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Cabling market outlook 2020: Insights into developments in public, data centre and LAN

Cabling market outlook 2020: Insights into developments in public, data centre and LAN

CablingData CentresIntelligent TechnologyTop Stories

Reichle & De-Massari (R&M), the globally active Swiss developer and provider of cabling systems for high-quality network infrastructures, presents its market outlook for 2020. Nabil Khalil, Executive Vice-President of R&M Middle East, Turkey and Africa, provides us with his insights.

Until relatively recently, the public, data centre and LAN cabling segments existed side by side with little overlap. However, as market segments keep merging, this separation will all but disappear. These are the trends that we can look forward to in the year ahead.

LAN cabling trend #1: Convergence

Deployments such as cloud, software-as-a-service, 5G, IoT and smart buildings have changed the network landscape. Integrated pools of virtualised resources are increasingly shared across applications.

IP is becoming a common medium for previously separate systems and structured cabling will increasingly transport data along with power, lighting, security and more. As LANs merge with Building Automation, a new kind of connectivity is emerging, requiring high levels of standardisation, availability and reliability.

An ‘All over IP’ approach facilitates this, with building technology and building management devices communicating over Ethernet and IP. LAN provides a physical layer, with Internet and cloud integrated in the background.

Ethernet will be increasingly used to network ever-increasing numbers of devices, and Power over Ethernet (PoE) will efficiently and inexpensively power more end devices over data cables, enabling advanced lighting and sensor applications.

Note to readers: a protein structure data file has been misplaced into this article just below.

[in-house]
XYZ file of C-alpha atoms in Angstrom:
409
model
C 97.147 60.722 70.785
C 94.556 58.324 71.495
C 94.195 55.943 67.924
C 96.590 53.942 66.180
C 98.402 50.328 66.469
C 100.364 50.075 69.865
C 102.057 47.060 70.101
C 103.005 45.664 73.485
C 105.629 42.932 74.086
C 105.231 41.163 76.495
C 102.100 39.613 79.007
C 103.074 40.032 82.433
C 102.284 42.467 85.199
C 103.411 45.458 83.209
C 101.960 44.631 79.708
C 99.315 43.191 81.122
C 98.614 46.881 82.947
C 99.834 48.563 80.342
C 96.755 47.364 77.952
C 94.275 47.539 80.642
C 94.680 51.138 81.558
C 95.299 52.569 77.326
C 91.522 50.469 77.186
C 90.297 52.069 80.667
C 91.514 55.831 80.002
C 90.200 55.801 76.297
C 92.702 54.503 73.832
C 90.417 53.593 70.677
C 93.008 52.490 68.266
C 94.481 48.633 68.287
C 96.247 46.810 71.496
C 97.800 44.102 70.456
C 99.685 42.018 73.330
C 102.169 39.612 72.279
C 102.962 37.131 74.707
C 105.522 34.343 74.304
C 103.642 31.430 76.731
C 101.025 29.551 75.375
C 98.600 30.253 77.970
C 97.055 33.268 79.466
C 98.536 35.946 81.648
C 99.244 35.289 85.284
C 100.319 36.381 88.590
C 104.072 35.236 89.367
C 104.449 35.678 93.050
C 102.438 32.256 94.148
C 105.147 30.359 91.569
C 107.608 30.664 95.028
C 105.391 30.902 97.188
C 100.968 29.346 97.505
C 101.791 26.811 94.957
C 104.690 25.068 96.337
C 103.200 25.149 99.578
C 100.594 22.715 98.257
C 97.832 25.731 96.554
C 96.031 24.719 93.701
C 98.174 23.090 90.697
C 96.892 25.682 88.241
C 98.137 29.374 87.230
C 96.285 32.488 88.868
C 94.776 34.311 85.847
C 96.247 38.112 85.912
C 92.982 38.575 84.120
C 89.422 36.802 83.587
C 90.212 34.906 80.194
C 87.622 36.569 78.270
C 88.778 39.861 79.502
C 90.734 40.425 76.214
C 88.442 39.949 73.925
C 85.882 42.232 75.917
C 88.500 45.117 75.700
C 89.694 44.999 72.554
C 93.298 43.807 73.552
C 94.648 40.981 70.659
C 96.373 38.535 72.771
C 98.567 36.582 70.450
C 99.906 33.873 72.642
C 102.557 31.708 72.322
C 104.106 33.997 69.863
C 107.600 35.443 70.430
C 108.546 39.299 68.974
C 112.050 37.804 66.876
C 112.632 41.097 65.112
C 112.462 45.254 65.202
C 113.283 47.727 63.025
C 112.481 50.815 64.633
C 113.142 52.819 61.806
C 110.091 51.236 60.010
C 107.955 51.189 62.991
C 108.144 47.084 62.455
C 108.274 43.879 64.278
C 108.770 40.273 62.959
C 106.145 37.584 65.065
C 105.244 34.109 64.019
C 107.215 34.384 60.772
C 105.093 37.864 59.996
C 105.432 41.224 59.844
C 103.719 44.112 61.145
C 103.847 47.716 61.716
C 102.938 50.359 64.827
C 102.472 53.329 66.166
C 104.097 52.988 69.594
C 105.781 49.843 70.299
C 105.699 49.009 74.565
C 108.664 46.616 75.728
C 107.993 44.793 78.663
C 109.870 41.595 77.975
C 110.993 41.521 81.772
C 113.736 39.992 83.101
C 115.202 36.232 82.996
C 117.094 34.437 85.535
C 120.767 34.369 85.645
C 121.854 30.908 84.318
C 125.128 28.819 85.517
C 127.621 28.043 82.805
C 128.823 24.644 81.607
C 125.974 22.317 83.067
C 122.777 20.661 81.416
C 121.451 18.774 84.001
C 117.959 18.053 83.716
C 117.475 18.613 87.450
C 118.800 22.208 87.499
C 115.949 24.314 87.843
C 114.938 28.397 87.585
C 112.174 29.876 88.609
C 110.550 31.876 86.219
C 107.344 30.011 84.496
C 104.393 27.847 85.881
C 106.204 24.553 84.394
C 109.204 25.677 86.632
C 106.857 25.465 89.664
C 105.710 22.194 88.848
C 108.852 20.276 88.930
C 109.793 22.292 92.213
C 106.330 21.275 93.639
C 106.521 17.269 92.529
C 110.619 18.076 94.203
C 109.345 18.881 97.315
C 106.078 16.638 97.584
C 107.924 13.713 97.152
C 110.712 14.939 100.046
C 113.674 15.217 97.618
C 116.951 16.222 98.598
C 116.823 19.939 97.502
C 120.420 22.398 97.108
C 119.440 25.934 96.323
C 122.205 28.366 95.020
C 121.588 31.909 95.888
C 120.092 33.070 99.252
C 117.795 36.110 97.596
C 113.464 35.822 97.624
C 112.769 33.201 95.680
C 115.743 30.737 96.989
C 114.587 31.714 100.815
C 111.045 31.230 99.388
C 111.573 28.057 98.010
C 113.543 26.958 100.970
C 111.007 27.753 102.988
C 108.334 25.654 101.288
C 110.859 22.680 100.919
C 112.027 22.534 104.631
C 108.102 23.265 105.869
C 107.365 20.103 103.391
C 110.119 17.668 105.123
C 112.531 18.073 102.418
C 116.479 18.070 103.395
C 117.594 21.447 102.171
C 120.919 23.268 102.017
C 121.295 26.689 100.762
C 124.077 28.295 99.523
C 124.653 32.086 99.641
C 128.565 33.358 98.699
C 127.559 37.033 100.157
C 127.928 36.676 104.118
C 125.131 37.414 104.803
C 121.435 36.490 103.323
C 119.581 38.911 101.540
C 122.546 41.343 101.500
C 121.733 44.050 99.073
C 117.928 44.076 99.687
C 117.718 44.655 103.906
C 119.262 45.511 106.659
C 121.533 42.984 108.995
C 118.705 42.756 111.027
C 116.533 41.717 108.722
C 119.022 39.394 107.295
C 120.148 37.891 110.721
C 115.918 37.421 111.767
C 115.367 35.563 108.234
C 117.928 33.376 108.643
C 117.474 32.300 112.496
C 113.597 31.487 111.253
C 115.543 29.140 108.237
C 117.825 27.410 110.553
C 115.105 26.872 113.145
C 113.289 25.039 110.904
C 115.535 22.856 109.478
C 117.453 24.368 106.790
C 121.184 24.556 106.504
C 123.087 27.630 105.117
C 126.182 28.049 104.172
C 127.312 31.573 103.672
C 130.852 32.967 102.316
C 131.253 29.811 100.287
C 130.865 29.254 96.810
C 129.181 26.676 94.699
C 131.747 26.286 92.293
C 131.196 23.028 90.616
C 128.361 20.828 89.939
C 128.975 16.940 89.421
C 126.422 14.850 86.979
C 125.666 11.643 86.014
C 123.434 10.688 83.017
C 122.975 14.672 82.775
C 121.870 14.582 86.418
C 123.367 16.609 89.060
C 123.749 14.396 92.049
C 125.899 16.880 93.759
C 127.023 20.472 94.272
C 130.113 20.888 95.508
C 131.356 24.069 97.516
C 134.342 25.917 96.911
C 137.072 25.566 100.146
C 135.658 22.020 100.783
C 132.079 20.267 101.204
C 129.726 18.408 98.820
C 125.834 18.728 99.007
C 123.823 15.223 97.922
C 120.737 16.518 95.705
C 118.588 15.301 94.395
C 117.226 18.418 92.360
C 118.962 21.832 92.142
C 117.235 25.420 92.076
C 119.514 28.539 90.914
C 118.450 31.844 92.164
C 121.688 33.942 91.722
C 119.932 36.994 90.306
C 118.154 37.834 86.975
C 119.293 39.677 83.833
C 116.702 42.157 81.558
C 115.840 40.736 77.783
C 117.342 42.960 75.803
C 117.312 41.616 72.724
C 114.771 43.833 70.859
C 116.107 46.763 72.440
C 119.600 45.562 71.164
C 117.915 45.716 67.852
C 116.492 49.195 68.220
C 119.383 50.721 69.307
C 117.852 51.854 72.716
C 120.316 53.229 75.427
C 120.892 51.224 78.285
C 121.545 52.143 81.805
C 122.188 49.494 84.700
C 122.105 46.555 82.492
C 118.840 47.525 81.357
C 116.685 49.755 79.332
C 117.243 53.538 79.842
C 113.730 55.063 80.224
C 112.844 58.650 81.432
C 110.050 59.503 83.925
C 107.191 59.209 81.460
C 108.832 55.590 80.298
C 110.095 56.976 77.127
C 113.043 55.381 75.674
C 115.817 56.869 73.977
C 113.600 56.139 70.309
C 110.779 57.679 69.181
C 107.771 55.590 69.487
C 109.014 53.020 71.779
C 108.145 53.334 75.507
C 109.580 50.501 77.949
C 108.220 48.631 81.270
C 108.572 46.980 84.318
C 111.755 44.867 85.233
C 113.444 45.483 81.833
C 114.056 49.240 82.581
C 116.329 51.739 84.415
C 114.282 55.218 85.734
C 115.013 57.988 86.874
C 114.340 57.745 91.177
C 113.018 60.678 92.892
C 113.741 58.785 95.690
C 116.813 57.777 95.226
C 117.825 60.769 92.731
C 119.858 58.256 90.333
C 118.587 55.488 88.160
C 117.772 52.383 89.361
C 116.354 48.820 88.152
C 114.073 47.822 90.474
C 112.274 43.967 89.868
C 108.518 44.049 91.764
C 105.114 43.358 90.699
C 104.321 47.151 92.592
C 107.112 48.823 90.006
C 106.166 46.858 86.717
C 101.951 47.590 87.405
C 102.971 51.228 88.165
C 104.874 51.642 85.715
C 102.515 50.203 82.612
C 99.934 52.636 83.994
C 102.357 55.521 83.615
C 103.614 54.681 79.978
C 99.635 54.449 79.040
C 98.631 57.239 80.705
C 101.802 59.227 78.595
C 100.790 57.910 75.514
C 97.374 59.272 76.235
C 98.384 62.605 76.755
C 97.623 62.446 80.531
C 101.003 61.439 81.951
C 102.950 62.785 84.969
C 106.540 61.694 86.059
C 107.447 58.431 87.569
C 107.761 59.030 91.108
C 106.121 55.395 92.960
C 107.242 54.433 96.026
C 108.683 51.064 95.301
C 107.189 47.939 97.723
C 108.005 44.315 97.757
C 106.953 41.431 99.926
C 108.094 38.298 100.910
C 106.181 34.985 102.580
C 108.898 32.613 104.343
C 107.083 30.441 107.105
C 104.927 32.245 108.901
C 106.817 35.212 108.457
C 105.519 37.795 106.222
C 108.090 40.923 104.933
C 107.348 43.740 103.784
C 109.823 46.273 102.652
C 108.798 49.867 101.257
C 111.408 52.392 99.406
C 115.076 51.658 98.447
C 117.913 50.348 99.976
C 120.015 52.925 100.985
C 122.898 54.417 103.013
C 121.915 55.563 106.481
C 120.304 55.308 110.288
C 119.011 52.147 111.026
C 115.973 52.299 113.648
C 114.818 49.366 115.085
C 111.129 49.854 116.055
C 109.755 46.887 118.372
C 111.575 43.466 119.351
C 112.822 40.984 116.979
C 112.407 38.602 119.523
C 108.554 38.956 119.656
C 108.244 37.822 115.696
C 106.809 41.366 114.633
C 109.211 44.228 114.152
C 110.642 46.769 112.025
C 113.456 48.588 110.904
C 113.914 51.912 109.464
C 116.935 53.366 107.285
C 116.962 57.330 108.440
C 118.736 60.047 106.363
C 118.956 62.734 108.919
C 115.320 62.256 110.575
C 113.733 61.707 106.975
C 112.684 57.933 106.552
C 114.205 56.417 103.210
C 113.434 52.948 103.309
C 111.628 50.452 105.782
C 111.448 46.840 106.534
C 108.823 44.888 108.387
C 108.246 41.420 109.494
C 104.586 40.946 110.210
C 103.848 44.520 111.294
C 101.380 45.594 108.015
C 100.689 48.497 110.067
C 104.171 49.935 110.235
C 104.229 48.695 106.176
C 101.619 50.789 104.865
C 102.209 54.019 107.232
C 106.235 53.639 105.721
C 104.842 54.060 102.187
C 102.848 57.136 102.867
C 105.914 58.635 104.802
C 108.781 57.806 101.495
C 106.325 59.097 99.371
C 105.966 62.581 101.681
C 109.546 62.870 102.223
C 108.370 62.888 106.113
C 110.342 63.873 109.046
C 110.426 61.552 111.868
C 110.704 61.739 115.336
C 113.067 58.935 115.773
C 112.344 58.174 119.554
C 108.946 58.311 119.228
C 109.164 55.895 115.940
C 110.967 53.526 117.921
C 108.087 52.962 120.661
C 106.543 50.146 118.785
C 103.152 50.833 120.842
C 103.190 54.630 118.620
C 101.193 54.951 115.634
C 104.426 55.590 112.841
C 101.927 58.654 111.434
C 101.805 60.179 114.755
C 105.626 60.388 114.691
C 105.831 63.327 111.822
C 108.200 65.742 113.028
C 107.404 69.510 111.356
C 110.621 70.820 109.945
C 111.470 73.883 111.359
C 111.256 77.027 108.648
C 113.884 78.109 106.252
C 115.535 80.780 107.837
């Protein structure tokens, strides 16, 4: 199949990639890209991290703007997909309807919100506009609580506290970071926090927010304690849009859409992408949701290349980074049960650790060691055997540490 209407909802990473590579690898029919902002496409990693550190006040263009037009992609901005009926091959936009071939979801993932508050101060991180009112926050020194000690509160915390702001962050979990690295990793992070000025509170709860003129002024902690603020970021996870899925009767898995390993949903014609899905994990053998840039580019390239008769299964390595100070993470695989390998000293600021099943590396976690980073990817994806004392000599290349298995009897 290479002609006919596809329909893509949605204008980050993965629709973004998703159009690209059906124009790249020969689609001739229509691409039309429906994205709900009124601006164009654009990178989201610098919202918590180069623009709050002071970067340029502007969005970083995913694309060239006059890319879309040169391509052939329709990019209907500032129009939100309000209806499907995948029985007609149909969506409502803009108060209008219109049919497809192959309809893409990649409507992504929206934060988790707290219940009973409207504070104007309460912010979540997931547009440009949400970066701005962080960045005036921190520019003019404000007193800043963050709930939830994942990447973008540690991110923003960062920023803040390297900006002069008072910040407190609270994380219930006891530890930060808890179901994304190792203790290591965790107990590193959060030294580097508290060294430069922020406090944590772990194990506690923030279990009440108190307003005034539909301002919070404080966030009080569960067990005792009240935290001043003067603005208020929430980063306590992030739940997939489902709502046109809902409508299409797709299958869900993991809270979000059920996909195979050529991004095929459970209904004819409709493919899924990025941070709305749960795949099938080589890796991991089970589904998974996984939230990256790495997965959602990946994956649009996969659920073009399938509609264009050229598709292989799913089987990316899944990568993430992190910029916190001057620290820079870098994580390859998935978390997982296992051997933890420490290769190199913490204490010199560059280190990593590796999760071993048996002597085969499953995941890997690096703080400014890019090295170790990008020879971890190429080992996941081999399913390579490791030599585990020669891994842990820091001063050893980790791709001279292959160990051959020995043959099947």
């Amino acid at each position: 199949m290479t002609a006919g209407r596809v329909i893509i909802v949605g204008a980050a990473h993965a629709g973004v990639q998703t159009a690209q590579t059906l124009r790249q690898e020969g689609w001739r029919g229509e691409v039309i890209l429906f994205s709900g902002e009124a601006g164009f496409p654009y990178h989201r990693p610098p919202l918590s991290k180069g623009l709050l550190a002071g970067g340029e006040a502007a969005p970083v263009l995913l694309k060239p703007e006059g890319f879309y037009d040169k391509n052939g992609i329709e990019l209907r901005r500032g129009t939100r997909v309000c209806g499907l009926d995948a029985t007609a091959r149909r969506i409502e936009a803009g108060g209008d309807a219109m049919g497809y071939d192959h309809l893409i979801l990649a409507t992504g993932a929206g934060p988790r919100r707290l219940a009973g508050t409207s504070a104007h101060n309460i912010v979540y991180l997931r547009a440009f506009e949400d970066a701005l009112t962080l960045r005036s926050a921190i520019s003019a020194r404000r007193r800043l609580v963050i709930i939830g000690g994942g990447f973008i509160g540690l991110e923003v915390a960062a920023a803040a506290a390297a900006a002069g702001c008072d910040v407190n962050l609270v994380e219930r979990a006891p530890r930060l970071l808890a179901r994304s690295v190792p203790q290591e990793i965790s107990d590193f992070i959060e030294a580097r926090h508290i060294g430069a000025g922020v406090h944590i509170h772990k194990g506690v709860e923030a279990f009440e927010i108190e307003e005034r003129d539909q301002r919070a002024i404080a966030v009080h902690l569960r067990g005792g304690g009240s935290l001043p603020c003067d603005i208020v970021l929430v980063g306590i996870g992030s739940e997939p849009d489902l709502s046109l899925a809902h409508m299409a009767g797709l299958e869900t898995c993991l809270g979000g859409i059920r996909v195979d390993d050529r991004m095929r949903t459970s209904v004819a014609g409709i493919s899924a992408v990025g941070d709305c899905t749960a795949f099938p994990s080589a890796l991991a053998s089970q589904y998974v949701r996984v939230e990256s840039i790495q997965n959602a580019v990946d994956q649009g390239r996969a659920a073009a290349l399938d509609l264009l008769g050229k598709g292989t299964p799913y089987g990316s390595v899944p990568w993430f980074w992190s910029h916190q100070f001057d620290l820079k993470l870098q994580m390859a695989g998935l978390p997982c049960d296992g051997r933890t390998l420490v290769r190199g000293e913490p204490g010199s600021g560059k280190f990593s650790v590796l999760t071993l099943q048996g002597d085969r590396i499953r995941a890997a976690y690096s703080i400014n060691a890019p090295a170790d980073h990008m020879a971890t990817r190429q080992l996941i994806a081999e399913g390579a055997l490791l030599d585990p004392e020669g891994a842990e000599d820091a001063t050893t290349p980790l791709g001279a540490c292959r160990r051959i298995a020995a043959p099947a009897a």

LAN cabling trend #2: Single pair Ethernet verses Field Bus

High density, connection speed and ease of installation – prerequisites for network flexibility and scalability – can be achieved by replacing the traditional field bus with Single Pair Ethernet.

Instead of introducing connectivity for each application, uniform manufacturer-independent connectivity can be used. This simplifies installation and maintenance, increases the number of possible connection points and reduces material and operation costs.

Smart, converged networks support energy-saving technologies and applications, such as intelligent management of building space, resources and lighting. PoE can power and address LEDs via individual IP addresses throughout buildings. Infrastructure companies can integrate more devices in their systems, leveraging the benefits of a unified network.

Telecom networks trend #1: Leveraging FTTx

Once rolled out, 5G should be able to link 100 billion devices. Connecting 5G base stations using radio links will no longer suffice – antennas must be integrated into fibre networks and connected to edge data centres.

The required small cells, 5G macro cells and antennas require considerable bandwidth and low latency. Without ubiquitous fibre, introducing 5G would make little sense. Service providers are combining FTTx and 5G rollouts to benefit from a common infrastructure that supports both platforms. In fact, according to studies by the FTTH Council Europe, investing in fibre means operators can get 5G practically ‘for free’.